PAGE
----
First tip: Lower your Expectations! If I am photographing a toddler between the ages of 15 months (or whenever they start walking really well) up to about 3 years old, I mostly follow them around and capture what they are doing, interacting with them and getting their attention every once in a while. You very rarely can pose a toddler - so expecting them to sit in a certain spot and smile for the camera is asking for a bit much. Some toddlers are more active than others - depending on your child’s personality, you can attempt things. I usually allow them to explore their environment or give them little activities to do (sit with a bucket and shovel on the beach, smell the flowers at the park, sing a song, blow bubbles, etc.) and then use squeaker toys or shakers to get their attention and have them look up momentarily! Remember that toddlers have the attention span of.....well, they really don’t have one - so you have to be constantly changing your approach and bring lots of energy and positivity with you! ??A side note: I hire other photographers (yes, actually pay them their going rate!) to photograph my children. They don’t listen to me - they know all my tricks, and I get frustrated WAY too easily with them. It’s much easier to be patient with someone else’s children. So, if you want those beautiful portraits of your children, invest in a custom photography session at least once a year! I do! :)
Do your clients come to you mostly by word of mouth or is it a mix of word-of-mouth and advertising? Have you ever advertised in a local magazine, if so - did it work?
Nearly all of my clients have come to me by word of mouth or finding my website on Google. I have not yet paid for advertising. Thankfully, I have clients who are wonderful and pass my name on to others. I’m always amazed at what a small world it is. I was recently showing a sample product to a new client who said, “Hey - I work with that guy!” Plus, Facebook is an amazing resource. When people share my photos on their Wall, 300 of their friends and family members see them instantly! I love that!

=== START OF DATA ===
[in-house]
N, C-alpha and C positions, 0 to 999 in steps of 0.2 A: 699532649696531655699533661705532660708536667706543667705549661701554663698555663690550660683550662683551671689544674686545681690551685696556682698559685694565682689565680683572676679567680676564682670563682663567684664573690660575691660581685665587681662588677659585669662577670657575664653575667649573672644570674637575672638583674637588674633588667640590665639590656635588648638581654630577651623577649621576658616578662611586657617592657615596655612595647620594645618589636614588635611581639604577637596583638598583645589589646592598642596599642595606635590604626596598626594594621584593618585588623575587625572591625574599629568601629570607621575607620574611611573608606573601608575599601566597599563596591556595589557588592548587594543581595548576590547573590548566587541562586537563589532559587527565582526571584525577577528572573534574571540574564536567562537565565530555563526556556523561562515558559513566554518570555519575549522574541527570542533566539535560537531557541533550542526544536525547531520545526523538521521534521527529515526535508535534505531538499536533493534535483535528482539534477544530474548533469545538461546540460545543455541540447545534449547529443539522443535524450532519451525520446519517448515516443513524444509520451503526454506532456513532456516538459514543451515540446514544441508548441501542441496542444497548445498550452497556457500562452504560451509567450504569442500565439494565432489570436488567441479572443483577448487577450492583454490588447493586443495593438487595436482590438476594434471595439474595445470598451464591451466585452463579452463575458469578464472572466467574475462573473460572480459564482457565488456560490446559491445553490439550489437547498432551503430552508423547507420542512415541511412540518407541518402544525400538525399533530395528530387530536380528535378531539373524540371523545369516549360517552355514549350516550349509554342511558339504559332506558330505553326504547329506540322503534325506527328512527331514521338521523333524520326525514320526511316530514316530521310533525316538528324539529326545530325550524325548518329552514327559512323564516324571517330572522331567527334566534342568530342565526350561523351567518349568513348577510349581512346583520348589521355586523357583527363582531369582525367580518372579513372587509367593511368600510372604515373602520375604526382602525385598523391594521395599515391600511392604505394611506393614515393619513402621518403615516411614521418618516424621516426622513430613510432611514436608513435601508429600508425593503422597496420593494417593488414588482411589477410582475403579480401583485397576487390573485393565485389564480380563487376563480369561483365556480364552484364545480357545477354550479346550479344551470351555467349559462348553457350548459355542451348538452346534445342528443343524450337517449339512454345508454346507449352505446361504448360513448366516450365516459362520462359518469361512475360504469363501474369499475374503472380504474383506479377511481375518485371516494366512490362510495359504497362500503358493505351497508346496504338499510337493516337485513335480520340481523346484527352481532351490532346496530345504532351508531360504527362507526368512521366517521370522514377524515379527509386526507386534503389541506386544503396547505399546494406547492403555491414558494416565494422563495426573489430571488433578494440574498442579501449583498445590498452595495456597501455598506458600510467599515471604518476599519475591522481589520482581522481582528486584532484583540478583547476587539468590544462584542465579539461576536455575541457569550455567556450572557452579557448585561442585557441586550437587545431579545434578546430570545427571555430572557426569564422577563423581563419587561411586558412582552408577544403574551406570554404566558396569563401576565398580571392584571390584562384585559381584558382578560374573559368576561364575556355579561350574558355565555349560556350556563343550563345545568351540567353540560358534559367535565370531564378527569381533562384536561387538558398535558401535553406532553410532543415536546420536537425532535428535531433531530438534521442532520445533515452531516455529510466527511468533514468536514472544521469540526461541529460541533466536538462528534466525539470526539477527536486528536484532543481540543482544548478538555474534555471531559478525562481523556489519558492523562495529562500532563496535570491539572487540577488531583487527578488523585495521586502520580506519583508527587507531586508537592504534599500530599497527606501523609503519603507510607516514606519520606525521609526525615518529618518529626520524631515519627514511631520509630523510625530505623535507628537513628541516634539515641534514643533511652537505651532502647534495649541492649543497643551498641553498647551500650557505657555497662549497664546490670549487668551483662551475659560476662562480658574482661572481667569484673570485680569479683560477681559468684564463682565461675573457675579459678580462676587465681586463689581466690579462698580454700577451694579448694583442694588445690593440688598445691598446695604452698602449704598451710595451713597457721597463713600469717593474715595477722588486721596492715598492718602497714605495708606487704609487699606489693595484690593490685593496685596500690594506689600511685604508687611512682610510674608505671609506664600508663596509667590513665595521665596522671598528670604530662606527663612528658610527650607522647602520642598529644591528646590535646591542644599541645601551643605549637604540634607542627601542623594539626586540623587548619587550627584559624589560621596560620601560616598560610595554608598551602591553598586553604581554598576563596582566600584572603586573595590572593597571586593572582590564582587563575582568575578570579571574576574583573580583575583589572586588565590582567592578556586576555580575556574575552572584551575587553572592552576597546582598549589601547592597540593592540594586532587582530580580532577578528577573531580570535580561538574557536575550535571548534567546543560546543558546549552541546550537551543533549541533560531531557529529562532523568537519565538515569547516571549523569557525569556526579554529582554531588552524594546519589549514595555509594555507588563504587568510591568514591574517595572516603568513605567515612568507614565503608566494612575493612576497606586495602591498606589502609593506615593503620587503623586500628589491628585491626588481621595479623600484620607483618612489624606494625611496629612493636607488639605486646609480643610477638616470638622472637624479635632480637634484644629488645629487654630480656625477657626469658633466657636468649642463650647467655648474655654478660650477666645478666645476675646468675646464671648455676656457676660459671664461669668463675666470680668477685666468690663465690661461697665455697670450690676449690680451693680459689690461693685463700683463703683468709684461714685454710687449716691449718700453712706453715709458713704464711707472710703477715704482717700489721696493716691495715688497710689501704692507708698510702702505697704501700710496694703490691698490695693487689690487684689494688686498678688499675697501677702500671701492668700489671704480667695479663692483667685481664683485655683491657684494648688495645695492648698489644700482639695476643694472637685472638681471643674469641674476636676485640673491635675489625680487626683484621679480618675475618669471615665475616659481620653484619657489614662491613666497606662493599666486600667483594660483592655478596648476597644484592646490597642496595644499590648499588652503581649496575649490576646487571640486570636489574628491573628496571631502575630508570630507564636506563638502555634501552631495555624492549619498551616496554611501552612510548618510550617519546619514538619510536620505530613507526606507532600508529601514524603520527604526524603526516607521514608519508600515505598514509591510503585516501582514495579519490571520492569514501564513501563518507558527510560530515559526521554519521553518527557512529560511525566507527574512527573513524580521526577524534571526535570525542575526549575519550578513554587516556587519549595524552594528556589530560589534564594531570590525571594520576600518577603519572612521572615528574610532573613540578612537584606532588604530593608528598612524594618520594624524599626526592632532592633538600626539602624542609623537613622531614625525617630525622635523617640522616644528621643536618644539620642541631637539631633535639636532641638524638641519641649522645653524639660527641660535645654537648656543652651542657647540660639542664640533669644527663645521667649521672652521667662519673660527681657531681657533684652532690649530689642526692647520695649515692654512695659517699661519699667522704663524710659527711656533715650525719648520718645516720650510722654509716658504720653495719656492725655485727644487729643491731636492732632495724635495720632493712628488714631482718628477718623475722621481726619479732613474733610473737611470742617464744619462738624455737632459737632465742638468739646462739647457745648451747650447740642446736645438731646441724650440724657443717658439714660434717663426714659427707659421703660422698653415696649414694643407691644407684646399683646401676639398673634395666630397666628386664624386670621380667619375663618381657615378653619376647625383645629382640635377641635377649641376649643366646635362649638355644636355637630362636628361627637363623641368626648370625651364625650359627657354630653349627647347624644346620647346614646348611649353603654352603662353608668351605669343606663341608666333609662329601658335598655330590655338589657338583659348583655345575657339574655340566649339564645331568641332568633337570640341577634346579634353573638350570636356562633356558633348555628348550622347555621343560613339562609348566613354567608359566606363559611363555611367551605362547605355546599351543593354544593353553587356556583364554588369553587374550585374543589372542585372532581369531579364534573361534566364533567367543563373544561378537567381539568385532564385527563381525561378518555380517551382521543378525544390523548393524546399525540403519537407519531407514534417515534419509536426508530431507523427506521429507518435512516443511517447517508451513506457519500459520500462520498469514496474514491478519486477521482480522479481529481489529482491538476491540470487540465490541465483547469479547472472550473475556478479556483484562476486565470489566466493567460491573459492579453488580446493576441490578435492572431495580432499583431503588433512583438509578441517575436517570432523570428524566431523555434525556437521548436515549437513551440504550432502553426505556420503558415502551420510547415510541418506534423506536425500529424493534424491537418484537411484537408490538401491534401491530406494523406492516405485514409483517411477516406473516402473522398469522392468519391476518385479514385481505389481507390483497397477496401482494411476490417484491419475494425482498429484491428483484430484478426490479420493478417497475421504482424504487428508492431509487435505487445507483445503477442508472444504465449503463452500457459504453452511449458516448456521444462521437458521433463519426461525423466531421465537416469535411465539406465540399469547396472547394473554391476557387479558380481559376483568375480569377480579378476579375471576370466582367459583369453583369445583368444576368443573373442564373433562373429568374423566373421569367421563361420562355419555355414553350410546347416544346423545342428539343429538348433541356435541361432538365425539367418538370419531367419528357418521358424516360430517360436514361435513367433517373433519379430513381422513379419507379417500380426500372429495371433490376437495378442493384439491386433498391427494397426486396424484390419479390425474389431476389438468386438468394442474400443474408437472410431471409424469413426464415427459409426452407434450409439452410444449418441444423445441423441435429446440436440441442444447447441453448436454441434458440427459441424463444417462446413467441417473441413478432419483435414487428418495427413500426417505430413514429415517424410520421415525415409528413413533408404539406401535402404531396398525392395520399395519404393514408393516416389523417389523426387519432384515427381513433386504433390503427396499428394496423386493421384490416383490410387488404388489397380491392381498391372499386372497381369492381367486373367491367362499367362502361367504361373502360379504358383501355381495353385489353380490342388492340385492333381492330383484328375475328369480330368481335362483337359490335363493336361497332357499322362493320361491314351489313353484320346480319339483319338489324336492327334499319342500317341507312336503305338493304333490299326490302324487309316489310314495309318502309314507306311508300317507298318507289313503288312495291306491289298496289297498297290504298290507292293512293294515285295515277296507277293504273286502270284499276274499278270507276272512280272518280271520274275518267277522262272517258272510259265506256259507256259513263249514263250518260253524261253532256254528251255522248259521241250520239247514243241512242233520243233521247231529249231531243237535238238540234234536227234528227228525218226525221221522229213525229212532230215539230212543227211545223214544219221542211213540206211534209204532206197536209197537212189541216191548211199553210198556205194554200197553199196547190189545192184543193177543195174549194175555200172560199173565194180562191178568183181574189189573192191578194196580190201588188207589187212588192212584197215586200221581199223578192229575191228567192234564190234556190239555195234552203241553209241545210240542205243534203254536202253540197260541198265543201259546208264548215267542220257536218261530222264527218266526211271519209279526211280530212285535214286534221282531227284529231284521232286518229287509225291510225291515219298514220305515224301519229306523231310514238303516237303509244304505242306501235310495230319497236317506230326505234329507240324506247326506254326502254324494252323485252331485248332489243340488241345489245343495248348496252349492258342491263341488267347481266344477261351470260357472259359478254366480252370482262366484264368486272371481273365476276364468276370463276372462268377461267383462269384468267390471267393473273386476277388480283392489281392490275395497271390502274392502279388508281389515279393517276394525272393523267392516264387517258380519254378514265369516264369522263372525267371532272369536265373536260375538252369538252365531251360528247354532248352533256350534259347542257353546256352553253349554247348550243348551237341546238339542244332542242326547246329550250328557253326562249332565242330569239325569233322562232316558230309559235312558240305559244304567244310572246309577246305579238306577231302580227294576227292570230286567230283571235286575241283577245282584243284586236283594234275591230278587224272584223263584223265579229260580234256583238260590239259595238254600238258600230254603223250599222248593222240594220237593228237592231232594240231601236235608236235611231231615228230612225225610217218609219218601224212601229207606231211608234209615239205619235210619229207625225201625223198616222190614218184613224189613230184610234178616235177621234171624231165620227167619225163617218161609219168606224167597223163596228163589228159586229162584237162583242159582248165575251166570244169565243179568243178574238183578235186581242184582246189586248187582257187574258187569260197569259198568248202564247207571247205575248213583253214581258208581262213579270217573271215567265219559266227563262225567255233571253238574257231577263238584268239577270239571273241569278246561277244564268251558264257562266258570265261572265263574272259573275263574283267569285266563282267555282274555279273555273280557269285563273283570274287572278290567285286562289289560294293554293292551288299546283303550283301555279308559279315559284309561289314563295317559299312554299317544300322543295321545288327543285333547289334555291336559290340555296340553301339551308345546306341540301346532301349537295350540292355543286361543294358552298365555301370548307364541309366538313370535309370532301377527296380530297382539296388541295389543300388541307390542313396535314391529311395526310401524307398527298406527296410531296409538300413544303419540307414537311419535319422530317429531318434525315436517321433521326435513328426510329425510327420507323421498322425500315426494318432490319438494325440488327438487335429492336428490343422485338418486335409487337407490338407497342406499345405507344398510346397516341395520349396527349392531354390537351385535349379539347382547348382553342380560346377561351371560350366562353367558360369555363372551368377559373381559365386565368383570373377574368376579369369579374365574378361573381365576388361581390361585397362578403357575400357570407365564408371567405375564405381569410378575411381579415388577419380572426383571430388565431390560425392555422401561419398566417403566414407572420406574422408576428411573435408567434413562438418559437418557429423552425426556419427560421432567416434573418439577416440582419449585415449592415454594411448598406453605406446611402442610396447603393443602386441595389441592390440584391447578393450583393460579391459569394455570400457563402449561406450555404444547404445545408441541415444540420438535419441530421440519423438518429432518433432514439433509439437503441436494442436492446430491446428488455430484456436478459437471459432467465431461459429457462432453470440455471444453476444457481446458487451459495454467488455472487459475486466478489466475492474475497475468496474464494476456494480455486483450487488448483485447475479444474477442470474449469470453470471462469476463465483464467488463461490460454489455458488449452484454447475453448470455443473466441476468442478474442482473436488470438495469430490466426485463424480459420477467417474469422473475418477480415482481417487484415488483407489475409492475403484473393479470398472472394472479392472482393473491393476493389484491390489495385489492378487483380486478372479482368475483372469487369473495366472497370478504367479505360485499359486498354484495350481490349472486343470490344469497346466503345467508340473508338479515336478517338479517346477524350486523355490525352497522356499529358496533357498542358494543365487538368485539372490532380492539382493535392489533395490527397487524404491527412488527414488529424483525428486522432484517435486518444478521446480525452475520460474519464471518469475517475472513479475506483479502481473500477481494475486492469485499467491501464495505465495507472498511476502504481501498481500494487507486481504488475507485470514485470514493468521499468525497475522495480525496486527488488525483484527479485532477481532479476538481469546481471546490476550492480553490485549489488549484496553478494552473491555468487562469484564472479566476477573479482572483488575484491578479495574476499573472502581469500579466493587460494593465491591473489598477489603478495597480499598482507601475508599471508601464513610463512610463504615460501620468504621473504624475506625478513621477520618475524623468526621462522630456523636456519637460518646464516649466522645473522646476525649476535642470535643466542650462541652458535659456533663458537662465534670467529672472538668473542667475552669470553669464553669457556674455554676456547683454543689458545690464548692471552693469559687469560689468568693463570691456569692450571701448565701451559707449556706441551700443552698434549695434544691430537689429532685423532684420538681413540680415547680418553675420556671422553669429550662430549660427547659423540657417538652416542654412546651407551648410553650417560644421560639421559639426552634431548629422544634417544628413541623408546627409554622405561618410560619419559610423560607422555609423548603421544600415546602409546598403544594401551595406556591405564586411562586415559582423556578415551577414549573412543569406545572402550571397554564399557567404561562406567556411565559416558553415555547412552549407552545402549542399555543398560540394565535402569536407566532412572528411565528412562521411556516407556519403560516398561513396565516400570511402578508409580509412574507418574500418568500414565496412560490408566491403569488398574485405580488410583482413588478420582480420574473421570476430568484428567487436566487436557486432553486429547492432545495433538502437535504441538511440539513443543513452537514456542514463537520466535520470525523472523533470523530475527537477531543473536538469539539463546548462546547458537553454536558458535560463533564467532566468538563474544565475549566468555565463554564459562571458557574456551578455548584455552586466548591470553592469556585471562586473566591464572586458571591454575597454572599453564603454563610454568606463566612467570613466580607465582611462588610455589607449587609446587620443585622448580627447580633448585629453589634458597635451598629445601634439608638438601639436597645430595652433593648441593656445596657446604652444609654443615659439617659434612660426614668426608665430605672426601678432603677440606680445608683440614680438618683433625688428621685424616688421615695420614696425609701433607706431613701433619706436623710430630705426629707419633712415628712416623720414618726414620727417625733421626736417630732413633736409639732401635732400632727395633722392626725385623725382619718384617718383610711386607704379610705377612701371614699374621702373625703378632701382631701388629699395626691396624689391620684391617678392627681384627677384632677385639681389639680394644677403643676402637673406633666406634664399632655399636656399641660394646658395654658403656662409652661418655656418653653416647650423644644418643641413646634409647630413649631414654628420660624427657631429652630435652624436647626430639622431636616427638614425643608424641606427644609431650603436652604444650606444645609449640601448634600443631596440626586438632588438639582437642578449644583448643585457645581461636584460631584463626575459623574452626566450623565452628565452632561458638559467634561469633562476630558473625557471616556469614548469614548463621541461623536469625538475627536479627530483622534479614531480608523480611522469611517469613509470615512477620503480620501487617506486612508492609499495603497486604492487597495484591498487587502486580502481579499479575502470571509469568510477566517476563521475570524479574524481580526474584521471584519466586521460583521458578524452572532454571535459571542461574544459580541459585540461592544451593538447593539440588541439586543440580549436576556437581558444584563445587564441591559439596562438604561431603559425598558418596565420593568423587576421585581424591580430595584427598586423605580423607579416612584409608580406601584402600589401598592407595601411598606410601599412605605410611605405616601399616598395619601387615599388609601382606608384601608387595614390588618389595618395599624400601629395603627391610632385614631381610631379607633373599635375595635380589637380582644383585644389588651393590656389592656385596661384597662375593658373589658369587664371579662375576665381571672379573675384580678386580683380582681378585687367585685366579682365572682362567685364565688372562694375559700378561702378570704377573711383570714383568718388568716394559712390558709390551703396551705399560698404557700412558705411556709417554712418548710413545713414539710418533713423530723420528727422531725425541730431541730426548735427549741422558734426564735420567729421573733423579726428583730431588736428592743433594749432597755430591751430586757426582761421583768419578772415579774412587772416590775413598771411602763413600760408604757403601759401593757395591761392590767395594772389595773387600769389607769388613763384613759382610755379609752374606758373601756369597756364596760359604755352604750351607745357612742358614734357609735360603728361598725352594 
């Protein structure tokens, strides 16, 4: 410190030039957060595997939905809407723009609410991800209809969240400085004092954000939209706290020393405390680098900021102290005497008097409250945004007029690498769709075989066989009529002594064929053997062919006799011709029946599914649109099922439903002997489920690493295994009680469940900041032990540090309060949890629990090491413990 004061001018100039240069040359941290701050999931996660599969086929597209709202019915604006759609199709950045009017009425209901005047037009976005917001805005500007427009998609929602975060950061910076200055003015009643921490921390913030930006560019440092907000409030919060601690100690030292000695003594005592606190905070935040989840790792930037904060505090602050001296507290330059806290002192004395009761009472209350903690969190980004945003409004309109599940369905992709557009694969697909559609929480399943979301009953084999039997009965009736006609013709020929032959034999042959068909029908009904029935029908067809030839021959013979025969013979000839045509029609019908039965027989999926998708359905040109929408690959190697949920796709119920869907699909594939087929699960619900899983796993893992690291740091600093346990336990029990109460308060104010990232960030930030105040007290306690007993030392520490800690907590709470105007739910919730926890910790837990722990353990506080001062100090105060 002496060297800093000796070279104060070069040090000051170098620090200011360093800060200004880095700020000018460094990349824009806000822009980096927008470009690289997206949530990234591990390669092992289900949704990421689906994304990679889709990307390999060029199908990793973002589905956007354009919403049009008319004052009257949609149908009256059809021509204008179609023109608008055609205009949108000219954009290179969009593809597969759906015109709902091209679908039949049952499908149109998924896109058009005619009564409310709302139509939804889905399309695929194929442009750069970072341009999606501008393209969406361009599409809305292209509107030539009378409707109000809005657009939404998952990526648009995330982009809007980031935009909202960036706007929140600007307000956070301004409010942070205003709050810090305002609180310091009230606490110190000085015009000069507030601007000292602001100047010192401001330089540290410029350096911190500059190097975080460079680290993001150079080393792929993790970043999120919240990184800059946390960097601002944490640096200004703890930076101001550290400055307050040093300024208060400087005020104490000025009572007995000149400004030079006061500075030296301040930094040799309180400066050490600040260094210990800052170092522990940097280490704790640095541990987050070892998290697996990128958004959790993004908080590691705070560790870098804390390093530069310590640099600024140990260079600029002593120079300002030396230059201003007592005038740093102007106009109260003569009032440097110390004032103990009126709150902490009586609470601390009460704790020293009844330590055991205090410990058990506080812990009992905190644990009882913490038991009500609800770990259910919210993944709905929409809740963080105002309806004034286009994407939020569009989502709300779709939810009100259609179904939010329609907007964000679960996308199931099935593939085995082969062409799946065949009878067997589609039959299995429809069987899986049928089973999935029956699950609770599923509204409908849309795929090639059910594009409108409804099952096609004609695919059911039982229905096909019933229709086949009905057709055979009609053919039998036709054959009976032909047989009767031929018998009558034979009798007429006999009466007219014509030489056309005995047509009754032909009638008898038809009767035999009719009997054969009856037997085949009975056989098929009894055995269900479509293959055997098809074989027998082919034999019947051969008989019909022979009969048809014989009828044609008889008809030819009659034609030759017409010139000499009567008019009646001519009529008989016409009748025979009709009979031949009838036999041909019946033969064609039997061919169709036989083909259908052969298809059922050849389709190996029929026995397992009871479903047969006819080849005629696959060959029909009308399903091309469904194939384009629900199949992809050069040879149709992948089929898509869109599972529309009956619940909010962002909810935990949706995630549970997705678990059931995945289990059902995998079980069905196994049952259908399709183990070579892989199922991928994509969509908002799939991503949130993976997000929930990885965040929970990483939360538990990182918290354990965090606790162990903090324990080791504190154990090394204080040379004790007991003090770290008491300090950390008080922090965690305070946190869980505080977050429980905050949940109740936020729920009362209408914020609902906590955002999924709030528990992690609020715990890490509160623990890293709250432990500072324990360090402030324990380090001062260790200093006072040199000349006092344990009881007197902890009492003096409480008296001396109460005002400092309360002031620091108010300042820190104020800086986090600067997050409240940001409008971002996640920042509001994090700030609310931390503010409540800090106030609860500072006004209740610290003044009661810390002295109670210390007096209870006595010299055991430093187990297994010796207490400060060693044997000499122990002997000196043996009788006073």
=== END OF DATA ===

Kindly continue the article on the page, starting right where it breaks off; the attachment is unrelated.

Do you use any actions or lightroom presets? If so, would you share which ones?
I do not use any particular actions or presets on a regular basis. Depending on the ‘mood’ of the photo or the lighting in the photo, I will run an action and adjust it to my tastes. The best set of actions I ever invested in is a set from MCP Actions called “The Quickie Collection”. They include quick actions to warm up, cool down, brighten or sharpen. Just little boosts to help the process. As for newborn portraiture, I have made my own special action including some from the Quickie Collection. But on the whole, I like to process each photo individually. I don’t think there is one ‘right’ action for very photo in a session. Also, when using actions PLEASE learn layers and masking. Texture and actions almost always need to be erased from the skin (especially on babies!!) or you risk having a very odd looking person in your photos. If you don’t know how to use layers or masks in Photoshop, google it or go to youtube and find some tutorials. Most Important Photoshop Lesson Ever!
Hope you enjoyed these Q&A's - if you have a question for our next Ask Me Anything post, feel free to send it to me at email@example.com!